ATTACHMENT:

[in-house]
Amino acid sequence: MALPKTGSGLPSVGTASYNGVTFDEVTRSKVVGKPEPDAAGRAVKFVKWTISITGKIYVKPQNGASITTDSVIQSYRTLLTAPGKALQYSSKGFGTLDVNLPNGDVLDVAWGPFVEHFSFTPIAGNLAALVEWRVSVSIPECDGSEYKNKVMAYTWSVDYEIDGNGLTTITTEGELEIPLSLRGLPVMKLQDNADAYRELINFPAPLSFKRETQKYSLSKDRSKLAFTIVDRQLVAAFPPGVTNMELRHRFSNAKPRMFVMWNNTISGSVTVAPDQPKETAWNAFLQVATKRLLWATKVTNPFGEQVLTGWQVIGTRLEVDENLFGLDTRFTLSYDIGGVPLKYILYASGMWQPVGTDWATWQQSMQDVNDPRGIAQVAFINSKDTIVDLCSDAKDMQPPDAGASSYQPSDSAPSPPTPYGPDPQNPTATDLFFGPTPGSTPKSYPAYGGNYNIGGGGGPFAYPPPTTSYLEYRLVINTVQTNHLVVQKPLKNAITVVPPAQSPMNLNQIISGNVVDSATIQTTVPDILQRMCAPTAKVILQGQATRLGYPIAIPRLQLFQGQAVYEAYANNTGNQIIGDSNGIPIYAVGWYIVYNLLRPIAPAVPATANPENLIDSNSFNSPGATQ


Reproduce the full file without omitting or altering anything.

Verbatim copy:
[in-house]
Amino acid sequence: MALPKTGSGLPSVGTASYNGVTFDEVTRSKVVGKPEPDAAGRAVKFVKWTISITGKIYVKPQNGASITTDSVIQSYRTLLTAPGKALQYSSKGFGTLDVNLPNGDVLDVAWGPFVEHFSFTPIAGNLAALVEWRVSVSIPECDGSEYKNKVMAYTWSVDYEIDGNGLTTITTEGELEIPLSLRGLPVMKLQDNADAYRELINFPAPLSFKRETQKYSLSKDRSKLAFTIVDRQLVAAFPPGVTNMELRHRFSNAKPRMFVMWNNTISGSVTVAPDQPKETAWNAFLQVATKRLLWATKVTNPFGEQVLTGWQVIGTRLEVDENLFGLDTRFTLSYDIGGVPLKYILYASGMWQPVGTDWATWQQSMQDVNDPRGIAQVAFINSKDTIVDLCSDAKDMQPPDAGASSYQPSDSAPSPPTPYGPDPQNPTATDLFFGPTPGSTPKSYPAYGGNYNIGGGGGPFAYPPPTTSYLEYRLVINTVQTNHLVVQKPLKNAITVVPPAQSPMNLNQIISGNVVDSATIQTTVPDILQRMCAPTAKVILQGQATRLGYPIAIPRLQLFQGQAVYEAYANNTGNQIIGDSNGIPIYAVGWYIVYNLLRPIAPAVPATANPENLIDSNSFNSPGATQ